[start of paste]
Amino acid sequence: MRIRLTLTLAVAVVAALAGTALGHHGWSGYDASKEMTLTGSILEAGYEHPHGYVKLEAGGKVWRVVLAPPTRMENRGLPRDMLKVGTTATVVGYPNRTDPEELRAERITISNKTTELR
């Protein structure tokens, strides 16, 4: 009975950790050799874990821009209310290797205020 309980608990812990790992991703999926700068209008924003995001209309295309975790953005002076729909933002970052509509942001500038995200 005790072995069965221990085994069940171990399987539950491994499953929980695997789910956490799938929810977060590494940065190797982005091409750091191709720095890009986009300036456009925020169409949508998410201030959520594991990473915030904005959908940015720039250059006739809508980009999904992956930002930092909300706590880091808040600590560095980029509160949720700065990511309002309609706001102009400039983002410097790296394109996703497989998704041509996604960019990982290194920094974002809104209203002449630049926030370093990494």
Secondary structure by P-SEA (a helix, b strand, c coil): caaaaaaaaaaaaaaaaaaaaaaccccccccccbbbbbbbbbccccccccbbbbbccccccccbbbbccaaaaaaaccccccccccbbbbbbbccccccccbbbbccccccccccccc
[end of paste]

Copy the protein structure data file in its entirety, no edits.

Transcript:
Amino acid sequence: MRIRLTLTLAVAVVAALAGTALGHHGWSGYDASKEMTLTGSILEAGYEHPHGYVKLEAGGKVWRVVLAPPTRMENRGLPRDMLKVGTTATVVGYPNRTDPEELRAERITISNKTTELR
């Protein structure tokens, strides 16, 4: 009975950790050799874990821009209310290797205020 309980608990812990790992991703999926700068209008924003995001209309295309975790953005002076729909933002970052509509942001500038995200 005790072995069965221990085994069940171990399987539950491994499953929980695997789910956490799938929810977060590494940065190797982005091409750091191709720095890009986009300036456009925020169409949508998410201030959520594991990473915030904005959908940015720039250059006739809508980009999904992956930002930092909300706590880091808040600590560095980029509160949720700065990511309002309609706001102009400039983002410097790296394109996703497989998704041509996604960019990982290194920094974002809104209203002449630049926030370093990494």
Secondary structure by P-SEA (a helix, b strand, c coil): caaaaaaaaaaaaaaaaaaaaaaccccccccccbbbbbbbbbccccccccbbbbbccccccccbbbbccaaaaaaaccccccccccbbbbbbbccccccccbbbbccccccccccccc